• Measures of Juvenile Delinquency Project: Integrating Individual Level and Aggregate Data
    • Funding Source: Office of Juvenile Justice and Delinquency Prevention
    • Project Summary: This project used student-level data collected by CDAS through the Delaware School Surveys and aggregate data from schools and districts, along with other archival data collected by state agencies to create a model at the state level for collection, analysis, integration and dissemination of data pertaining to juvenile self-reported drug use and delinquency.​
  • Making Over Substance Abuse Interventions on Campus: The MOSAIC Project
    • Funding Source: U.S. Dept of Health and Human Services’ Substance Abuse and Mental Health Services Administration (SAMHSA)
    • Project Summary: During the 2007-2008 academic year, the Office of Judicial Affairs and Wellspring identified a group of students who violated the University’s Alcohol Policy but did not meet the criteria for counseling and/or an educational intervention. Clients came from three areas: 1) judicial referrals; 2) outreach to Greeks and athletes; and 3) open assessments. The offices agreed that a brief intervention would serve as an appropriate means of exploring the drinking patterns of these students along with an opportunity to discuss the benefits of modifying their drinking behavior. These brief interventions consisted of an hour-long information session about the risks of using alcohol and provided resources for students regarding alcohol use and abuse. Students were interviewed at the time of the brief intervention regarding alcohol and drug use, family and living situation, mental health issues, and criminal behavior. Students were also encouraged to participate in a 6-month follow-up survey.
  • University/Schools Alliance (USA)
    • Funding Source: Office of Juvenile Justice and Delinquency Prevention through the Delaware Department of Highway Safety
    • Project Summary: University/Schools Alliance is a community coalition consisting of schools, state and community agencies, parents and youth supported by a Drug Free Communities Support Program grant from the Office of National Drug Control Policy (ONDCP) and managed by the U.S. Center for Substance Abuse Prevention (CSAP). An outgrowth of the Building Responsibility Coalition funded by a Robert Wood Johnson Foundation grant to the University of Delaware and the City of Newark to reduce binge drinking and its consequences among college students, USA staff and members provide information, training, programming and support services to New Castle County schools and communities to reduce alcohol and other drug use by students.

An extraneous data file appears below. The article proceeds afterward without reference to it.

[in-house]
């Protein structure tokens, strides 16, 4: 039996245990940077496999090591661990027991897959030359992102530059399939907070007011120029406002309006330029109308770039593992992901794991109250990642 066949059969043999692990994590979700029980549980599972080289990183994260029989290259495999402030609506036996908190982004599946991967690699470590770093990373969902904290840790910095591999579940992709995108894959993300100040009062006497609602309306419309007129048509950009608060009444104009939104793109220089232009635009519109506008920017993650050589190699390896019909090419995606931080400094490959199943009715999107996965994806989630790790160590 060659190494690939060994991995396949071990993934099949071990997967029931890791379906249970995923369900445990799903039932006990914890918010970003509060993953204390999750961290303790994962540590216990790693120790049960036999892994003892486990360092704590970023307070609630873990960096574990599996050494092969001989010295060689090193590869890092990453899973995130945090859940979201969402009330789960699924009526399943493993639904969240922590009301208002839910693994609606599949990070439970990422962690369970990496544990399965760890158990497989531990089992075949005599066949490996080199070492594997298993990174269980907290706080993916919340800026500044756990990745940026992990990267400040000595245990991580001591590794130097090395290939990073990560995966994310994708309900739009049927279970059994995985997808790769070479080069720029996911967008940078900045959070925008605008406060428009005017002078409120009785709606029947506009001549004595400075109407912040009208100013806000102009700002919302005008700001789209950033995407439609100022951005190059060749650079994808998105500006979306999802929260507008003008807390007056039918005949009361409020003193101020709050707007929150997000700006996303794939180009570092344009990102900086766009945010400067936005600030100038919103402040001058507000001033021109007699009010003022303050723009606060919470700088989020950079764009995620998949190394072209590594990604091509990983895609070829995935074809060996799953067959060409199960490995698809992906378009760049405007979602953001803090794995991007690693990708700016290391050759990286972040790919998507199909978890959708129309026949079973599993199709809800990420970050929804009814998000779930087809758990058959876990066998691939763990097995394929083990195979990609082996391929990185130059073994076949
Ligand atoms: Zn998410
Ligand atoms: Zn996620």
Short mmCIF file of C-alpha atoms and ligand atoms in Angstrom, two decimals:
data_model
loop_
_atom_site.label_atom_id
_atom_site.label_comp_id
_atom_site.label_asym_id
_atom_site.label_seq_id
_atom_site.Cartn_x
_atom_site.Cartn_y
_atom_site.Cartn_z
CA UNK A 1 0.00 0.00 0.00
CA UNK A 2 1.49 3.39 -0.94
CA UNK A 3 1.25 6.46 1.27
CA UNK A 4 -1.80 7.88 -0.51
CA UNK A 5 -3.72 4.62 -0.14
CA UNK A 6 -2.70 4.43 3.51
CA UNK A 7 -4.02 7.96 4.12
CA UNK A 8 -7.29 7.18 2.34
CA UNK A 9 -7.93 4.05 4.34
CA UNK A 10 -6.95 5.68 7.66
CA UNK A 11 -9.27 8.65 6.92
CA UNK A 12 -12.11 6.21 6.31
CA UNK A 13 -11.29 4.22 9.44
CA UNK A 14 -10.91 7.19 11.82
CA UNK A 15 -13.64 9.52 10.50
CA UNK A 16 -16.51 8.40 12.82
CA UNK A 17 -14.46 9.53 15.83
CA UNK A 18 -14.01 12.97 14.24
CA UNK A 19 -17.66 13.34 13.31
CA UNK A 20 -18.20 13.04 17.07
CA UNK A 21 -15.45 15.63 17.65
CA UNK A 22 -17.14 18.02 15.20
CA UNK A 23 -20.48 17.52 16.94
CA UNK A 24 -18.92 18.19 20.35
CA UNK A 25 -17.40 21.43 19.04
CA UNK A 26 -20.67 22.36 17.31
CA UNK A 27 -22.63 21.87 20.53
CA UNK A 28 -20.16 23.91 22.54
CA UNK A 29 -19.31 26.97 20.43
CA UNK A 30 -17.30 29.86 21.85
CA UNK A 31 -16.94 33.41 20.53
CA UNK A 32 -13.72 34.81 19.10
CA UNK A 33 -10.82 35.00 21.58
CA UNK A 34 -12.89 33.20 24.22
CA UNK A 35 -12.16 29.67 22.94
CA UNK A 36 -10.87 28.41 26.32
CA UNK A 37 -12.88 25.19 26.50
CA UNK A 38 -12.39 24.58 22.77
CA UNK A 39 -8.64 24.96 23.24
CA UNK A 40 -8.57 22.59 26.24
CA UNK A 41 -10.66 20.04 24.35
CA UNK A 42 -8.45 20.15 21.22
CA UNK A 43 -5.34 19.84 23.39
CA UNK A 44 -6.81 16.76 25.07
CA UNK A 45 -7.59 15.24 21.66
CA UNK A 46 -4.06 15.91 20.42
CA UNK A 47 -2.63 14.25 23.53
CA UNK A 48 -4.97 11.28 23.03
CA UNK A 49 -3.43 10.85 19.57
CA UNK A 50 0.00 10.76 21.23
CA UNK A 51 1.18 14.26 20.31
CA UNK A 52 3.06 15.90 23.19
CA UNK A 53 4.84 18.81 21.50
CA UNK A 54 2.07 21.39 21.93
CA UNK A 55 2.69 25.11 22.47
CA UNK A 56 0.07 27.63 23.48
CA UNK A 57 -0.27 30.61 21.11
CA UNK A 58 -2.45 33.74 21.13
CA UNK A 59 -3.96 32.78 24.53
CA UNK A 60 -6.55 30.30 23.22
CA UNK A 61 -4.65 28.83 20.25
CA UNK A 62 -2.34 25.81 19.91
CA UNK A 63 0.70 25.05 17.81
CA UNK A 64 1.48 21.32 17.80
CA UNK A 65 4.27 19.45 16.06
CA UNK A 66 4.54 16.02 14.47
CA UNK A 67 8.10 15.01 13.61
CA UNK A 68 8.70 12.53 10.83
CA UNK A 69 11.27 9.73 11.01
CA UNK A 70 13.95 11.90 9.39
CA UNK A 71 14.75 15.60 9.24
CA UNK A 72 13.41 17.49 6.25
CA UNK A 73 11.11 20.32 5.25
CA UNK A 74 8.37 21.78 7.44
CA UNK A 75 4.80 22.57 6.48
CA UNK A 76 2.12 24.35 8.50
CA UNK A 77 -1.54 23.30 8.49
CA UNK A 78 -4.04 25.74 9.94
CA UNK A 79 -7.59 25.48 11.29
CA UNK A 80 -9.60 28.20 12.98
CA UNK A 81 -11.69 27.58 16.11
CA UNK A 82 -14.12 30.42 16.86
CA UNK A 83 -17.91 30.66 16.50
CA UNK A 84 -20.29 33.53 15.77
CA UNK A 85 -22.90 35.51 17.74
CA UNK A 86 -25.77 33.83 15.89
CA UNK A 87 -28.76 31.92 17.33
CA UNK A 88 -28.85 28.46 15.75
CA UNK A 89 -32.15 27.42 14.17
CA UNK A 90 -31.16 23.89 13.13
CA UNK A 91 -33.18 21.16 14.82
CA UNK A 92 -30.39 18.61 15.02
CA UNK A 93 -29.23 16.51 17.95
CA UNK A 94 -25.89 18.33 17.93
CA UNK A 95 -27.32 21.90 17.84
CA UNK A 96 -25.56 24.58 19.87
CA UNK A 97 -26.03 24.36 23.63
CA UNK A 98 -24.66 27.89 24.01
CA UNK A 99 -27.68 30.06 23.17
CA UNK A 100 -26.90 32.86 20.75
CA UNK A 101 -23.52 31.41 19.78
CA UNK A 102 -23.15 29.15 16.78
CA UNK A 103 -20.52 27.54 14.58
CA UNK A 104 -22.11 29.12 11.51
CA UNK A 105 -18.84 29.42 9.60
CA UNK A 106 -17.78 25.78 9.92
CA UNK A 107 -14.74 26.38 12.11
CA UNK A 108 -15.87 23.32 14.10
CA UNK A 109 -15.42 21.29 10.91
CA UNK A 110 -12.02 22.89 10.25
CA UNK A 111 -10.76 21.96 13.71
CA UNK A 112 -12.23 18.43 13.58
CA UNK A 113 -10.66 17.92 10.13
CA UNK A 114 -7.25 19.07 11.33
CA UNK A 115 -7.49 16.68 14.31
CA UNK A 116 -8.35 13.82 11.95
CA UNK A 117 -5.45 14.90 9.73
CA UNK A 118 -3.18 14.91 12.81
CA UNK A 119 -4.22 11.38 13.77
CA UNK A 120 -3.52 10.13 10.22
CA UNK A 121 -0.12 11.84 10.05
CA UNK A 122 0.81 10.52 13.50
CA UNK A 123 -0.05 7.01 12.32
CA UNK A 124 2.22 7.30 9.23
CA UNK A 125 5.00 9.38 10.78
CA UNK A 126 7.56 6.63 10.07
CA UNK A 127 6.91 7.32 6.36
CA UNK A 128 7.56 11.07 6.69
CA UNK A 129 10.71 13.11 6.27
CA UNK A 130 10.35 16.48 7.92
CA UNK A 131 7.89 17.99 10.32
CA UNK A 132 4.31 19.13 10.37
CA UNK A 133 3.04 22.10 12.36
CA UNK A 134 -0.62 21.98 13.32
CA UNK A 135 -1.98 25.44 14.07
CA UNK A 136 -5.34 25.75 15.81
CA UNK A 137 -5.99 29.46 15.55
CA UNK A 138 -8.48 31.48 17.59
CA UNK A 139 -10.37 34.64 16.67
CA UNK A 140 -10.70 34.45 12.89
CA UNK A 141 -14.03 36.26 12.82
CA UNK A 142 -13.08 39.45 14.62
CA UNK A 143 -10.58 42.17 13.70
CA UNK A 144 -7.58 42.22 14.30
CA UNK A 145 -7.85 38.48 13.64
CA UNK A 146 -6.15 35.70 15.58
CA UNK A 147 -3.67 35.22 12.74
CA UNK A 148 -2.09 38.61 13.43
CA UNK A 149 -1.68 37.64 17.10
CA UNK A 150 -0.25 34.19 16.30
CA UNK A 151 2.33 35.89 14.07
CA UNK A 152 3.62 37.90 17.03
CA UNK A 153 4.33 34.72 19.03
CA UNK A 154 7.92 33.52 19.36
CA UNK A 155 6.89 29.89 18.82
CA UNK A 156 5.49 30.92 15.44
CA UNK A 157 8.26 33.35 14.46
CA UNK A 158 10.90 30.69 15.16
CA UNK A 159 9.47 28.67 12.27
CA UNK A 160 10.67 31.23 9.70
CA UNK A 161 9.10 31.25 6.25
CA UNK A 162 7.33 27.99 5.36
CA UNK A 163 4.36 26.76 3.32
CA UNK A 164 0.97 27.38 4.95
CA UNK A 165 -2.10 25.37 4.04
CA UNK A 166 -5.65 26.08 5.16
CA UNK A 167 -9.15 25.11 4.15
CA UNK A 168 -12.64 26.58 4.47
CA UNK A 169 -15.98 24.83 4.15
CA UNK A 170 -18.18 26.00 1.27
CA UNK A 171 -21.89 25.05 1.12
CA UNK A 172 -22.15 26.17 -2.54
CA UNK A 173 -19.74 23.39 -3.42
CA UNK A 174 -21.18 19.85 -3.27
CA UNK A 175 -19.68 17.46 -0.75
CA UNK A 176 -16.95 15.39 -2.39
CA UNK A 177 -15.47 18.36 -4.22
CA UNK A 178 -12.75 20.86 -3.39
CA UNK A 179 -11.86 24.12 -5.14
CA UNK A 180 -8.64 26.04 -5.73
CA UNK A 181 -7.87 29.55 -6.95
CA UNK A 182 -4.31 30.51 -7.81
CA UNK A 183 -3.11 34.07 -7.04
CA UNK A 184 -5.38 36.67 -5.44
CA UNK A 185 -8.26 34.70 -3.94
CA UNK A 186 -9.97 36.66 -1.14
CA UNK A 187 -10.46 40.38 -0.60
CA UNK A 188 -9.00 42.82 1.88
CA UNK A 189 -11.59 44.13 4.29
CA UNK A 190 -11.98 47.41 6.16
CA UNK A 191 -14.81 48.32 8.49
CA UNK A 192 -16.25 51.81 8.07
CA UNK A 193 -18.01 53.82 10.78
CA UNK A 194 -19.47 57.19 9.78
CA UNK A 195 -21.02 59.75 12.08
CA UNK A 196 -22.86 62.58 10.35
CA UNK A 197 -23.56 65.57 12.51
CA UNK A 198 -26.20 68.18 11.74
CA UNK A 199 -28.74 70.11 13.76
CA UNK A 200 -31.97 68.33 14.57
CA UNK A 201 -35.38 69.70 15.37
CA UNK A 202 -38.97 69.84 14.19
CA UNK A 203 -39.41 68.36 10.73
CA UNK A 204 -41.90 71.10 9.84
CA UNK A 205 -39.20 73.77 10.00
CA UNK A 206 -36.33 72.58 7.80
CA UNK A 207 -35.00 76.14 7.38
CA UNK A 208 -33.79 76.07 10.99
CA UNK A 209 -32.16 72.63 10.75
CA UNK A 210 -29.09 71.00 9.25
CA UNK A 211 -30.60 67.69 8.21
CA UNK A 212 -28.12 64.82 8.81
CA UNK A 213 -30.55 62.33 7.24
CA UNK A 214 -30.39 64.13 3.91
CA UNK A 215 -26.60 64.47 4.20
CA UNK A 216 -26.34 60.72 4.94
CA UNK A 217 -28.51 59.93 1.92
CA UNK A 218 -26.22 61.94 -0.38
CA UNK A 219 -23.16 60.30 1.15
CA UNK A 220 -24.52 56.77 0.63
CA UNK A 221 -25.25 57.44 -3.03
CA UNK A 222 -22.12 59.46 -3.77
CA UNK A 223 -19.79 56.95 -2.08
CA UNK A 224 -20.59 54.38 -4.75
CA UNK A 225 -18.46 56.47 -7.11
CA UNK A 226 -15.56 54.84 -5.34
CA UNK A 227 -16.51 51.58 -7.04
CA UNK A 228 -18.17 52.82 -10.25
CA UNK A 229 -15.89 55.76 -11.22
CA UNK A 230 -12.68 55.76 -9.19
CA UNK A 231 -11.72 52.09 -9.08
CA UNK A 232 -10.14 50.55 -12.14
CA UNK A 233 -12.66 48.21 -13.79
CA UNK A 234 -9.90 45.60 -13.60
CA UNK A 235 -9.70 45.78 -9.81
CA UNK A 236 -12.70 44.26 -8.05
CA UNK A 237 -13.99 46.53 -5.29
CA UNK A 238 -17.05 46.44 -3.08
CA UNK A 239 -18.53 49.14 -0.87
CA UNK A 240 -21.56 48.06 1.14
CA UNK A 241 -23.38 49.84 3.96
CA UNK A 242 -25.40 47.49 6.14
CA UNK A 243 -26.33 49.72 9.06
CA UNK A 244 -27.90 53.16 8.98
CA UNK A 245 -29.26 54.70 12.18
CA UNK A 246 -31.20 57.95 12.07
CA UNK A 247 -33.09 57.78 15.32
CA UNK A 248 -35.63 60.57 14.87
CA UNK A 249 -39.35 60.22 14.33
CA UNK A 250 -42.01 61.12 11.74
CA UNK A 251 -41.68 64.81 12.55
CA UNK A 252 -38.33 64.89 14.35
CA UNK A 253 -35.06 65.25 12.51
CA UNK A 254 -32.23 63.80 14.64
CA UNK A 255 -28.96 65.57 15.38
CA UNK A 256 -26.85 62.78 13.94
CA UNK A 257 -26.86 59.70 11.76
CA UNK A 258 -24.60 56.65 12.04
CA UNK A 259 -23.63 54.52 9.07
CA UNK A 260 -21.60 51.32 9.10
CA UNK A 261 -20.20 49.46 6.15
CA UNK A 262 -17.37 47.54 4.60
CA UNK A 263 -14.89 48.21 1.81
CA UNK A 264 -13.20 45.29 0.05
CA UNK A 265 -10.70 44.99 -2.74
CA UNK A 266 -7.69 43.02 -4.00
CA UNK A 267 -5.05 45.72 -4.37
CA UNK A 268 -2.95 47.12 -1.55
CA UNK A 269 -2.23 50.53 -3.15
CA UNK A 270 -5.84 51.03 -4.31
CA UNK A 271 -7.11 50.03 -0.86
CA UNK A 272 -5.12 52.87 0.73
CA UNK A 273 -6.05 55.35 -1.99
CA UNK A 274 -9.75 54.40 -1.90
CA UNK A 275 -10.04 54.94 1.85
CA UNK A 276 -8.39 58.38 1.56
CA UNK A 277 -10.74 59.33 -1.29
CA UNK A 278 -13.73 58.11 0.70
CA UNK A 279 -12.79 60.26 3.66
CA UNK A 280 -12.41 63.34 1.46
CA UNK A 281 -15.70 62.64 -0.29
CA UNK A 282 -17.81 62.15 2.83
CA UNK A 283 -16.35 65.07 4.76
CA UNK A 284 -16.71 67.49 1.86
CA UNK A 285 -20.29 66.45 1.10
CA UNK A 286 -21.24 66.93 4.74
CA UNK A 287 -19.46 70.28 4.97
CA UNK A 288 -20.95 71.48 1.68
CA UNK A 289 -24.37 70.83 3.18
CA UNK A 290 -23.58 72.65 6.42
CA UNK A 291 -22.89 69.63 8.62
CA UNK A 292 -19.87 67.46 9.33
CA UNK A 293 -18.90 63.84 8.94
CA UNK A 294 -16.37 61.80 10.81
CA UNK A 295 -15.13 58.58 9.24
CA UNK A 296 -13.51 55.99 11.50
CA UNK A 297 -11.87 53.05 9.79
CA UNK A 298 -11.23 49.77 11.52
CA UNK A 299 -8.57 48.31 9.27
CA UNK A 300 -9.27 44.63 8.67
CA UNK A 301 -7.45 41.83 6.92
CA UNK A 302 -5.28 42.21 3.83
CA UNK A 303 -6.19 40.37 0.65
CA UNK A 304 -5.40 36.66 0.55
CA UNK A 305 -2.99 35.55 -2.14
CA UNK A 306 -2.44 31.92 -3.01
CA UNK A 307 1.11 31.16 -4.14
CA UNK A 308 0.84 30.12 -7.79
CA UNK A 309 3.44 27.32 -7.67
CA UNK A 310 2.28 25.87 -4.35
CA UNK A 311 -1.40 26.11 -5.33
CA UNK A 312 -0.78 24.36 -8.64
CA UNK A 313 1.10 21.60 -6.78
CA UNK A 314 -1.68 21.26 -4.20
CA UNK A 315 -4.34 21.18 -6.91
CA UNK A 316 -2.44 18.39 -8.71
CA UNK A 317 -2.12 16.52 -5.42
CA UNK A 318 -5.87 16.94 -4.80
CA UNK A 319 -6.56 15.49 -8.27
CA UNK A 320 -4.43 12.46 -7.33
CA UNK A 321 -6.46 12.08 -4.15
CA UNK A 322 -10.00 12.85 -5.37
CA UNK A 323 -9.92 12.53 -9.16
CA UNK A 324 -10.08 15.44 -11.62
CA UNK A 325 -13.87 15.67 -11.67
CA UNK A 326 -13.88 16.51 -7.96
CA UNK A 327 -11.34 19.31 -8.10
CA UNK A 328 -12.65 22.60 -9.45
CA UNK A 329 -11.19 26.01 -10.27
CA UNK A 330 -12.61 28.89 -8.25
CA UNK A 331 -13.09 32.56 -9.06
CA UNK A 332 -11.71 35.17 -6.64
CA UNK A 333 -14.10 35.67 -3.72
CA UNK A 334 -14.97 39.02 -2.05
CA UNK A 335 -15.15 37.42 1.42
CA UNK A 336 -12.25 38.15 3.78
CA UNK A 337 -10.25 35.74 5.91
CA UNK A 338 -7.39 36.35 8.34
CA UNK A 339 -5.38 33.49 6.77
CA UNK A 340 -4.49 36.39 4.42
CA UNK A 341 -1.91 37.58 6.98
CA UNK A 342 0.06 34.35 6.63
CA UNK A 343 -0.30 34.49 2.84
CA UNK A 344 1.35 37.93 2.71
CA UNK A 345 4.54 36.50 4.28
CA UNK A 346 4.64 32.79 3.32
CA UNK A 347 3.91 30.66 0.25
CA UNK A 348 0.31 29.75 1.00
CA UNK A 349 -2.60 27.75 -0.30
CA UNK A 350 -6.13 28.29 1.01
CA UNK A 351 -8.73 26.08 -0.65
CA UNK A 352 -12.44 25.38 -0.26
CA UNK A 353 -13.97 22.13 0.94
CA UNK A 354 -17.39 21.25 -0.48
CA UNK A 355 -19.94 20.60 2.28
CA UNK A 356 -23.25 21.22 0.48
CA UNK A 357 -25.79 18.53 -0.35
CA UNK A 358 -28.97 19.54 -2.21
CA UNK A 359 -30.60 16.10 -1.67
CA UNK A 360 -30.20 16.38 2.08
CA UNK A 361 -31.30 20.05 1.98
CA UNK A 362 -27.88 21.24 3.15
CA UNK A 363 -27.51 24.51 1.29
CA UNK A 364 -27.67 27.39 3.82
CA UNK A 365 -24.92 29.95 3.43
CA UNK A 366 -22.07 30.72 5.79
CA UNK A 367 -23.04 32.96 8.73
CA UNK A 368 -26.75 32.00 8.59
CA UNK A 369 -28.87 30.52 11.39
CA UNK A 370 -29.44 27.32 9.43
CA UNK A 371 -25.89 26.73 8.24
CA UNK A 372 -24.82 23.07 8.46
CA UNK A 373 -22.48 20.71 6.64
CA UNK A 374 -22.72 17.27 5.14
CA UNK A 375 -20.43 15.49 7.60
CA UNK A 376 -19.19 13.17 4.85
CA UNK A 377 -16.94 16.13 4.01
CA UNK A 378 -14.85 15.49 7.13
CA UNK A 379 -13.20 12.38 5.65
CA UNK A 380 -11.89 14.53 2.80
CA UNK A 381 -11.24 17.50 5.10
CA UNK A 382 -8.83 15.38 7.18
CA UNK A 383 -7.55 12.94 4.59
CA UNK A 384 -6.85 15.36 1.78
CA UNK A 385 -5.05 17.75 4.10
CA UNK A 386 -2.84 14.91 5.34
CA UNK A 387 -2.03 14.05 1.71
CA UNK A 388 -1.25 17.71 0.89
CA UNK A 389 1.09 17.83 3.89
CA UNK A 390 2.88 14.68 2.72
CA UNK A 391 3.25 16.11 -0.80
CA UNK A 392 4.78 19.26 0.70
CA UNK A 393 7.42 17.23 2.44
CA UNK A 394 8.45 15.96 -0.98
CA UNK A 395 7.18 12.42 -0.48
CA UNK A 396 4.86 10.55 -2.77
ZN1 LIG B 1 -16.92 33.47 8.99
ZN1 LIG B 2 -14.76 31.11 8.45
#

• Coordinated Approach To Child Health
    • Funding Source: Nemours Health and Prevention Services 
    • Project Summary: Nemours Health and Prevention Services contracted with the Center for Drug & Alcohol Studies to assist with the evaluation of Coordinated Approach to Child Health (CATCH) implementation in Delaware.  CATCH is a program used to promote physical activity, healthy eating, and overall healthy school environments.  Over the past few years, Nemours and the Delaware Department of Education have conducted several different CATCH trainings across the state.  This evaluation will assess how CATCH implementation is going, and also determine if there are other supports that can be provided to schools. The CATCH implementation evaluation involves online surveys and on site observations.  The observations are being completed in PE classes for 3rd, 4th, 5th, 6th, 7th & 8th graders at a sample of elementary and middle schools in Delaware.  CDAS observers are using a standardized protocol, System for Observing Fitness Instruction Time (SOFIT), which provides data on the amount of minutes of moderate to vigorous physical activity that students participate in during PE class.  These observations are designed to be non-intrusive, and they do not require the teachers or school to do anything different than they would usually do.
  • Day Care Survey Administration for NPHS Healthy Practice Study
    • Funding Source: Nemours Health and Prevention Services
    • Project Summary: In response to the health care community’s concerns about increasing levels of childhood obesity, Nemours Health and Prevention Services (NHPS) has designed and implemented interventions aimed at creating policy and practice changes among Early Care and Education Providers to support and encourage healthy eating and physical activity among younger children in child care settings.   To evaluate the impact of NHPS’ interventions at the child care provider level, it is necessary to assess the congruence, or degree of agreement, between awareness, policies, and practices among child care providers.  It is believed that those centers that have been working with NHPS will have a much higher congruence between awareness, policies, and practices than those that have not been reached through one or more of NHPS’ child care interventions.